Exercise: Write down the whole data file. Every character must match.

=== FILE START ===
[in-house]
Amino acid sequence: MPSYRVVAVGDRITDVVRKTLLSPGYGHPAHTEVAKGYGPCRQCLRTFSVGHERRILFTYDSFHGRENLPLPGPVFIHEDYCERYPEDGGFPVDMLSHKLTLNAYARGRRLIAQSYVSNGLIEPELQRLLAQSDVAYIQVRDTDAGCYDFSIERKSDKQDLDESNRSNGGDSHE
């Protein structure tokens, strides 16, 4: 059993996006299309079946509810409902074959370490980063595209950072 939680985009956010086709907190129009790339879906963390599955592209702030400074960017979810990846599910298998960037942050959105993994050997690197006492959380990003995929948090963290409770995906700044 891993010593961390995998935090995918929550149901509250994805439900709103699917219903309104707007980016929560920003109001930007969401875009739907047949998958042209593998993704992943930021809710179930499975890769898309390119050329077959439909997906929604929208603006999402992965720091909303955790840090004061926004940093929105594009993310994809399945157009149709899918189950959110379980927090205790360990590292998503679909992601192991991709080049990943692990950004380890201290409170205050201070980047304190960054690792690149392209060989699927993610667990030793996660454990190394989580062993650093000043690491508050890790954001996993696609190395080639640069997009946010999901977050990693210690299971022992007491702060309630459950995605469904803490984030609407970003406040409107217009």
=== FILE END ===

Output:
[in-house]
Amino acid sequence: MPSYRVVAVGDRITDVVRKTLLSPGYGHPAHTEVAKGYGPCRQCLRTFSVGHERRILFTYDSFHGRENLPLPGPVFIHEDYCERYPEDGGFPVDMLSHKLTLNAYARGRRLIAQSYVSNGLIEPELQRLLAQSDVAYIQVRDTDAGCYDFSIERKSDKQDLDESNRSNGGDSHE
């Protein structure tokens, strides 16, 4: 059993996006299309079946509810409902074959370490980063595209950072 939680985009956010086709907190129009790339879906963390599955592209702030400074960017979810990846599910298998960037942050959105993994050997690197006492959380990003995929948090963290409770995906700044 891993010593961390995998935090995918929550149901509250994805439900709103699917219903309104707007980016929560920003109001930007969401875009739907047949998958042209593998993704992943930021809710179930499975890769898309390119050329077959439909997906929604929208603006999402992965720091909303955790840090004061926004940093929105594009993310994809399945157009149709899918189950959110379980927090205790360990590292998503679909992601192991991709080049990943692990950004380890201290409170205050201070980047304190960054690792690149392209060989699927993610667990030793996660454990190394989580062993650093000043690491508050890790954001996993696609190395080639640069997009946010999901977050990693210690299971022992007491702060309630459950995605469904803490984030609407970003406040409107217009």